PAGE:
“It would be so lovely if we would live like Adam Smiths by self-interest, but I’m not sure that’s going to happen. [Potential gas profits] may create a potential carrot … but defining that carrot and how it is to be divided is a new problem, and it’s not an easy one to resolve,” says David Tonge, managing director of the energy consultancy IBS Research & Consultancy in Istanbul.
Cyprus is eager to sign a deal with Israel to serve as a “hub” where Israel’s offshore gas is converted to LNG, says Israeli energy consultant Gina Cohen. But only a few countries have seriously considered that possibility, among them Bolivia and Chile, and were unable to establish a workable arrangement.
Israeli security concerns
Although developing its gas reserves will allow Israel to make decisions without worrying about continued access to Arab oil, that former worry may effectively be replaced by concerns about attacks on its gas infrastructure.
Any ship can come within a third of a mile of Israel’s gas installations, since they are located in international waters, which makes them hard to defend. In addition, Hezbollah has rockets in its possession that can reach at least some of Israel’s natural gas installations, though Israel has vowed to beef up naval security to protect its newfound assets.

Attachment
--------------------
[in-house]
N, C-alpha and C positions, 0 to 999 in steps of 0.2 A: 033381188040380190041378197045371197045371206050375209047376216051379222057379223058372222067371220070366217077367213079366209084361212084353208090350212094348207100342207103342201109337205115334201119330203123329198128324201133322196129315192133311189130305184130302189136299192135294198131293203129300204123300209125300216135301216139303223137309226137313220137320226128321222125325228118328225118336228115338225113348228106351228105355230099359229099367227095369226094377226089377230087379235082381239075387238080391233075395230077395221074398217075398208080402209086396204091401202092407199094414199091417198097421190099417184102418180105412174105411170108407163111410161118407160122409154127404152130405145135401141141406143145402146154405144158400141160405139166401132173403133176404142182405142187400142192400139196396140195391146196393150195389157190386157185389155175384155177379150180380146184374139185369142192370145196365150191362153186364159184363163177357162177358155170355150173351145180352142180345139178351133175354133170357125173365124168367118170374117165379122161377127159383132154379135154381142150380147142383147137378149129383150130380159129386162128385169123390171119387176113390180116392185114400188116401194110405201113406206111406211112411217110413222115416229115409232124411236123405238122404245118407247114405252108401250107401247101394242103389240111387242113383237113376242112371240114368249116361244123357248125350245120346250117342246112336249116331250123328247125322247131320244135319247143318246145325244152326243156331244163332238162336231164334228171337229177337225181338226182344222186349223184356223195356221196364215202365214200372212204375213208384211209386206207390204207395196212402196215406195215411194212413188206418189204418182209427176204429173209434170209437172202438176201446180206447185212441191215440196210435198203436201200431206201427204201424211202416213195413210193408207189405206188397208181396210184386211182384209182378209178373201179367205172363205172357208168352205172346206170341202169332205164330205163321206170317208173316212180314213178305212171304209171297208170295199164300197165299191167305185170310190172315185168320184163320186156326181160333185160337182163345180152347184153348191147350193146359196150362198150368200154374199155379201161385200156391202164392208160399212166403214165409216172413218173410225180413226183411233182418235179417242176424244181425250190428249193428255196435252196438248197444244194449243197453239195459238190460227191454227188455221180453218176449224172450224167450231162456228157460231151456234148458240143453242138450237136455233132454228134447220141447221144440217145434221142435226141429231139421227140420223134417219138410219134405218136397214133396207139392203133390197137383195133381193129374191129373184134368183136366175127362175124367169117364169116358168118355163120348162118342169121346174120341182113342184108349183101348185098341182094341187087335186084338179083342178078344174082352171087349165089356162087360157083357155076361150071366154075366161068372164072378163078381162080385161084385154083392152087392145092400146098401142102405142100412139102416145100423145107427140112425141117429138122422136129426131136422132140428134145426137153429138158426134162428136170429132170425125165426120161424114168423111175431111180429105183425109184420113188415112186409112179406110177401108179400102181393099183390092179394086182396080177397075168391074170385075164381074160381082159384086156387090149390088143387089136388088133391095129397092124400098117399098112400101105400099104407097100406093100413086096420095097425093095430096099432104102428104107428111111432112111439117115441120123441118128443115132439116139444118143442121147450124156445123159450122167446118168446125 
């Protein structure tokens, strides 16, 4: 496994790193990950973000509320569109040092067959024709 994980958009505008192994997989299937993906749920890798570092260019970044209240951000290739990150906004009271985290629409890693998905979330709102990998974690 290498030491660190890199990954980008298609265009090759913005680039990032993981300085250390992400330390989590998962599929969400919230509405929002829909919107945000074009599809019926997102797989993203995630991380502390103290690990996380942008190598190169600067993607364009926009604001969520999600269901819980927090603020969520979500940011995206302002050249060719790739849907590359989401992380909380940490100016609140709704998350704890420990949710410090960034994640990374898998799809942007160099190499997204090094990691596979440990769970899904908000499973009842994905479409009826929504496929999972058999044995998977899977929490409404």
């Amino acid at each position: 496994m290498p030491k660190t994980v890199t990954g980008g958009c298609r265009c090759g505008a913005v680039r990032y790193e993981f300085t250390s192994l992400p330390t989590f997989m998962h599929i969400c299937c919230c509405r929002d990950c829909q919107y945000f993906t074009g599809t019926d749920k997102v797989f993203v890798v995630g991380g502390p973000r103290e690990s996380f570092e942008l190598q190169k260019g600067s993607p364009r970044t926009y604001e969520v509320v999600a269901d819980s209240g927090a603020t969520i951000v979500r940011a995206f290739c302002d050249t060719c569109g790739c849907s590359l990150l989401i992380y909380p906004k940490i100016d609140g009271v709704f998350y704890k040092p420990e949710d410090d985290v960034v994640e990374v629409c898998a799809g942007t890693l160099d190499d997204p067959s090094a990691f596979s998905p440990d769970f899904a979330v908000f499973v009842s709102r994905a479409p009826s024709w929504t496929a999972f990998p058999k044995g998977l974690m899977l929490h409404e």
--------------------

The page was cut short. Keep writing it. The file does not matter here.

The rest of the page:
But Israel's fortress mentality, borne out of decades of conflict with hostile neighbors, is counterproductive to the spirit of cooperation necessary for regional business, says former Jordanian foreign minister Kamal Abu Jabar.
“What is the sense of making peace if the Israelis are building higher walls around themselves than ever before?” he asks. “So long as Israel thinks of itself as a citadel, somehow outside the region and not belonging to it, how can you have real peace, real economics, real security?”